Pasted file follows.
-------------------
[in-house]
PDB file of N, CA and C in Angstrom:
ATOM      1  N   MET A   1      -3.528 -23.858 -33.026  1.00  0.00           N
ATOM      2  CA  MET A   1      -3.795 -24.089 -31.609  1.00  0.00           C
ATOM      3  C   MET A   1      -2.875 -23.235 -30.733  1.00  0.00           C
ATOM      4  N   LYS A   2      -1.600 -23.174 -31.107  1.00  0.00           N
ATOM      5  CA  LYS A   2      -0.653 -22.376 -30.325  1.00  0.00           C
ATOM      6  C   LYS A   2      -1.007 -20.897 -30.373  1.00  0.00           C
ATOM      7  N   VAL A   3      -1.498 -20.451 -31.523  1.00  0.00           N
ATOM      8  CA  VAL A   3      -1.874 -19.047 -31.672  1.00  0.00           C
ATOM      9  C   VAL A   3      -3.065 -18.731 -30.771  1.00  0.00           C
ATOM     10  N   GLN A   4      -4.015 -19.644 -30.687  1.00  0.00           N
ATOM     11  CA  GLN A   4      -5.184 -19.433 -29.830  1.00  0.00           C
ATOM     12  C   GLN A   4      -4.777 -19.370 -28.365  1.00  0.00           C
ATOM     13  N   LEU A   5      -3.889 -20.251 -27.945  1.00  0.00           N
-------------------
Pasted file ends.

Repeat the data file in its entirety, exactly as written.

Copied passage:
[in-house]
PDB file of N, CA and C in Angstrom:
ATOM      1  N   MET A   1      -3.528 -23.858 -33.026  1.00  0.00           N
ATOM      2  CA  MET A   1      -3.795 -24.089 -31.609  1.00  0.00           C
ATOM      3  C   MET A   1      -2.875 -23.235 -30.733  1.00  0.00           C
ATOM      4  N   LYS A   2      -1.600 -23.174 -31.107  1.00  0.00           N
ATOM      5  CA  LYS A   2      -0.653 -22.376 -30.325  1.00  0.00           C
ATOM      6  C   LYS A   2      -1.007 -20.897 -30.373  1.00  0.00           C
ATOM      7  N   VAL A   3      -1.498 -20.451 -31.523  1.00  0.00           N
ATOM      8  CA  VAL A   3      -1.874 -19.047 -31.672  1.00  0.00           C
ATOM      9  C   VAL A   3      -3.065 -18.731 -30.771  1.00  0.00           C
ATOM     10  N   GLN A   4      -4.015 -19.644 -30.687  1.00  0.00           N
ATOM     11  CA  GLN A   4      -5.184 -19.433 -29.830  1.00  0.00           C
ATOM     12  C   GLN A   4      -4.777 -19.370 -28.365  1.00  0.00           C
ATOM     13  N   LEU A   5      -3.889 -20.251 -27.945  1.00  0.00           N